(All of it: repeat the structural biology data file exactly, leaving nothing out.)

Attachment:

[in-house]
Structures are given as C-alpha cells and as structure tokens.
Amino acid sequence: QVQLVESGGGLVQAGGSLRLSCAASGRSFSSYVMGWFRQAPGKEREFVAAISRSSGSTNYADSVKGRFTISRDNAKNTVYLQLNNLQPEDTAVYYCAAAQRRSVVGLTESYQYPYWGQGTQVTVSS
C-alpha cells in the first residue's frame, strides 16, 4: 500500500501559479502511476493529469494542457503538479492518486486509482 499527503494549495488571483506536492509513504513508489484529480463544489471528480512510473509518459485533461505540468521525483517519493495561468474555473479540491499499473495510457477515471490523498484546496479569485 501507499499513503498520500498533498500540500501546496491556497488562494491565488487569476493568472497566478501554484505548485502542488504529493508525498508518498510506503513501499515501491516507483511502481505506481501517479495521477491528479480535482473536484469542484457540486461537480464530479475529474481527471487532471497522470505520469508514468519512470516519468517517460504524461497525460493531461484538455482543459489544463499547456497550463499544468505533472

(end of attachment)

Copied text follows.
[in-house]
Structures are given as C-alpha cells and as structure tokens.
Amino acid sequence: QVQLVESGGGLVQAGGSLRLSCAASGRSFSSYVMGWFRQAPGKEREFVAAISRSSGSTNYADSVKGRFTISRDNAKNTVYLQLNNLQPEDTAVYYCAAAQRRSVVGLTESYQYPYWGQGTQVTVSS
C-alpha cells in the first residue's frame, strides 16, 4: 500500500501559479502511476493529469494542457503538479492518486486509482 499527503494549495488571483506536492509513504513508489484529480463544489471528480512510473509518459485533461505540468521525483517519493495561468474555473479540491499499473495510457477515471490523498484546496479569485 501507499499513503498520500498533498500540500501546496491556497488562494491565488487569476493568472497566478501554484505548485502542488504529493508525498508518498510506503513501499515501491516507483511502481505506481501517479495521477491528479480535482473536484469542484457540486461537480464530479475529474481527471487532471497522470505520469508514468519512470516519468517517460504524461497525460493531461484538455482543459489544463499547456497550463499544468505533472